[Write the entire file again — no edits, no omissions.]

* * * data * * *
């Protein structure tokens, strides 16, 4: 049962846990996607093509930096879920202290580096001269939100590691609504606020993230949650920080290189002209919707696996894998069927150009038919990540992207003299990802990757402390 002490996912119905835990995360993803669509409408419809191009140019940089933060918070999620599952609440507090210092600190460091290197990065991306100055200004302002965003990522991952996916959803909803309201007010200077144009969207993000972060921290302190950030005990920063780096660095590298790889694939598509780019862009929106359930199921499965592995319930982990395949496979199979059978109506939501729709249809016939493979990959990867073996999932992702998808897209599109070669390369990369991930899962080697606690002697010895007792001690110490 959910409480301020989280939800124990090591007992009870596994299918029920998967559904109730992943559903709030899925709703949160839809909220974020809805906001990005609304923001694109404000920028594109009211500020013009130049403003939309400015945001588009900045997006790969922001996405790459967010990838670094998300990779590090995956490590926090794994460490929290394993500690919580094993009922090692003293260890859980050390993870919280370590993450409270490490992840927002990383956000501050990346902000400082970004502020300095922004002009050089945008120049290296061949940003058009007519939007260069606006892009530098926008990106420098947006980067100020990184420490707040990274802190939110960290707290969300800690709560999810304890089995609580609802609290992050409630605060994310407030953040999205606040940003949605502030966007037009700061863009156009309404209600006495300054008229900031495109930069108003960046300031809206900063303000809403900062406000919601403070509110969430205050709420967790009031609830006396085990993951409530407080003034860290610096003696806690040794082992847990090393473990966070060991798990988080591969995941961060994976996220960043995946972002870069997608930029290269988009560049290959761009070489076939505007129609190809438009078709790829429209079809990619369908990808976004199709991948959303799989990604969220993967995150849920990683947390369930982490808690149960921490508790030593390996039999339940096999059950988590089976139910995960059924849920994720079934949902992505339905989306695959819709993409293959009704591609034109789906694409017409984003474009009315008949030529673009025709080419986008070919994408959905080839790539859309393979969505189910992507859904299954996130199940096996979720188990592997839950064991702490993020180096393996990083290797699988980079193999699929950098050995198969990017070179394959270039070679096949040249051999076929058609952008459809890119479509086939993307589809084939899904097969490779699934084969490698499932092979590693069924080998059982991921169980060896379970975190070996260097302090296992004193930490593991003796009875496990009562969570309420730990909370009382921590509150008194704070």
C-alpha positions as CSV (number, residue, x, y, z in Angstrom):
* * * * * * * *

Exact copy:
């Protein structure tokens, strides 16, 4: 049962846990996607093509930096879920202290580096001269939100590691609504606020993230949650920080290189002209919707696996894998069927150009038919990540992207003299990802990757402390 002490996912119905835990995360993803669509409408419809191009140019940089933060918070999620599952609440507090210092600190460091290197990065991306100055200004302002965003990522991952996916959803909803309201007010200077144009969207993000972060921290302190950030005990920063780096660095590298790889694939598509780019862009929106359930199921499965592995319930982990395949496979199979059978109506939501729709249809016939493979990959990867073996999932992702998808897209599109070669390369990369991930899962080697606690002697010895007792001690110490 959910409480301020989280939800124990090591007992009870596994299918029920998967559904109730992943559903709030899925709703949160839809909220974020809805906001990005609304923001694109404000920028594109009211500020013009130049403003939309400015945001588009900045997006790969922001996405790459967010990838670094998300990779590090995956490590926090794994460490929290394993500690919580094993009922090692003293260890859980050390993870919280370590993450409270490490992840927002990383956000501050990346902000400082970004502020300095922004002009050089945008120049290296061949940003058009007519939007260069606006892009530098926008990106420098947006980067100020990184420490707040990274802190939110960290707290969300800690709560999810304890089995609580609802609290992050409630605060994310407030953040999205606040940003949605502030966007037009700061863009156009309404209600006495300054008229900031495109930069108003960046300031809206900063303000809403900062406000919601403070509110969430205050709420967790009031609830006396085990993951409530407080003034860290610096003696806690040794082992847990090393473990966070060991798990988080591969995941961060994976996220960043995946972002870069997608930029290269988009560049290959761009070489076939505007129609190809438009078709790829429209079809990619369908990808976004199709991948959303799989990604969220993967995150849920990683947390369930982490808690149960921490508790030593390996039999339940096999059950988590089976139910995960059924849920994720079934949902992505339905989306695959819709993409293959009704591609034109789906694409017409984003474009009315008949030529673009025709080419986008070919994408959905080839790539859309393979969505189910992507859904299954996130199940096996979720188990592997839950064991702490993020180096393996990083290797699988980079193999699929950098050995198969990017070179394959270039070679096949040249051999076929058609952008459809890119479509086939993307589809084939899904097969490779699934084969490698499932092979590693069924080998059982991921169980060896379970975190070996260097302090296992004193930490593991003796009875496990009562969570309420730990909370009382921590509150008194704070």
C-alpha positions as CSV (number, residue, x, y, z in Angstrom):